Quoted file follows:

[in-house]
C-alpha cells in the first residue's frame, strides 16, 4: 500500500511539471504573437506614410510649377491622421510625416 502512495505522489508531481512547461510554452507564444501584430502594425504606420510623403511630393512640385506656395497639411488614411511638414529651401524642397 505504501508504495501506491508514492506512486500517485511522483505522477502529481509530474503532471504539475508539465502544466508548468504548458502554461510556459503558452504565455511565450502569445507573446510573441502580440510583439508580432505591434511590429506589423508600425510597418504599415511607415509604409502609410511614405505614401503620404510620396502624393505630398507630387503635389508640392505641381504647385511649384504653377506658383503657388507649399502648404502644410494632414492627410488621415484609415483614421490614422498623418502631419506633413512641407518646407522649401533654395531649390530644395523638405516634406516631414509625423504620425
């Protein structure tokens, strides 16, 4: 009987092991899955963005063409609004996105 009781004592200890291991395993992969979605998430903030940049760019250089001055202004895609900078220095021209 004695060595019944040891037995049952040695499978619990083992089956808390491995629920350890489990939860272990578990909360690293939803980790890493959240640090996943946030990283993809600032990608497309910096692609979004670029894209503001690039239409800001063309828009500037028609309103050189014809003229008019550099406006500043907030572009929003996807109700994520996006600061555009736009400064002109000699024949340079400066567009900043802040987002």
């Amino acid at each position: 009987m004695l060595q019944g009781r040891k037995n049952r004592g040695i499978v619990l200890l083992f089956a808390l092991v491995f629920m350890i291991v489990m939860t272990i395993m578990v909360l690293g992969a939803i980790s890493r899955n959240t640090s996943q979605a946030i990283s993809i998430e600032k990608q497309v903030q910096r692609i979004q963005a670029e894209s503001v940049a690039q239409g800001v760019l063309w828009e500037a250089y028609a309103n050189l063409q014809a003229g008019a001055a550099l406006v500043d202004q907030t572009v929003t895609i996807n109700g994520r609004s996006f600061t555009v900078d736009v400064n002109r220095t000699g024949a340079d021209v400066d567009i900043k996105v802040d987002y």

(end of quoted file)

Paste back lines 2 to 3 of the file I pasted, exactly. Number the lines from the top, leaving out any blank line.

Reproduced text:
C-alpha cells in the first residue's frame, strides 16, 4: 500500500511539471504573437506614410510649377491622421510625416 502512495505522489508531481512547461510554452507564444501584430502594425504606420510623403511630393512640385506656395497639411488614411511638414529651401524642397 505504501508504495501506491508514492506512486500517485511522483505522477502529481509530474503532471504539475508539465502544466508548468504548458502554461510556459503558452504565455511565450502569445507573446510573441502580440510583439508580432505591434511590429506589423508600425510597418504599415511607415509604409502609410511614405505614401503620404510620396502624393505630398507630387503635389508640392505641381504647385511649384504653377506658383503657388507649399502648404502644410494632414492627410488621415484609415483614421490614422498623418502631419506633413512641407518646407522649401533654395531649390530644395523638405516634406516631414509625423504620425
């Protein structure tokens, strides 16, 4: 009987092991899955963005063409609004996105 009781004592200890291991395993992969979605998430903030940049760019250089001055202004895609900078220095021209 004695060595019944040891037995049952040695499978619990083992089956808390491995629920350890489990939860272990578990909360690293939803980790890493959240640090996943946030990283993809600032990608497309910096692609979004670029894209503001690039239409800001063309828009500037028609309103050189014809003229008019550099406006500043907030572009929003996807109700994520996006600061555009736009400064002109000699024949340079400066567009900043802040987002």